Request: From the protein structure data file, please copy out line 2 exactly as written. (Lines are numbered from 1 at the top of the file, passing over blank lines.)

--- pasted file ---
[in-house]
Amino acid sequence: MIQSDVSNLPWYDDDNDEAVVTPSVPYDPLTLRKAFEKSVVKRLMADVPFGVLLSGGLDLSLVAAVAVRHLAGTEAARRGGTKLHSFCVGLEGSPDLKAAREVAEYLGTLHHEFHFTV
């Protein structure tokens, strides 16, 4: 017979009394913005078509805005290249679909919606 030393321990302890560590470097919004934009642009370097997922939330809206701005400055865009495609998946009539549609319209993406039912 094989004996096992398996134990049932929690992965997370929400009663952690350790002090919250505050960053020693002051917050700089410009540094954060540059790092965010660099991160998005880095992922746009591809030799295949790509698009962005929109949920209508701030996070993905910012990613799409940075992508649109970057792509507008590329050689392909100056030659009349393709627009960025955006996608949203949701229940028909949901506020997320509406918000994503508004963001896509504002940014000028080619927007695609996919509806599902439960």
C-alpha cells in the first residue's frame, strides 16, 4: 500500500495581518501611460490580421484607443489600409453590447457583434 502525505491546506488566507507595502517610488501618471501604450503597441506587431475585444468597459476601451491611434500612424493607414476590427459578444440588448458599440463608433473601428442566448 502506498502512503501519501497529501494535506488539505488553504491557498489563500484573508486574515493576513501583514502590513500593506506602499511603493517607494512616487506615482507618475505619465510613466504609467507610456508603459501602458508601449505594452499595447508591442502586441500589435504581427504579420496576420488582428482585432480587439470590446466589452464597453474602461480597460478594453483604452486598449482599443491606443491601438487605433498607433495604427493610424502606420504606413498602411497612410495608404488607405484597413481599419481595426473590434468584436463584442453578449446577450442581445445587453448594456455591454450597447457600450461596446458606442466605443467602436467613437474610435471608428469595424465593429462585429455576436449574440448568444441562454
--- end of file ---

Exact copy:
Amino acid sequence: MIQSDVSNLPWYDDDNDEAVVTPSVPYDPLTLRKAFEKSVVKRLMADVPFGVLLSGGLDLSLVAAVAVRHLAGTEAARRGGTKLHSFCVGLEGSPDLKAAREVAEYLGTLHHEFHFTV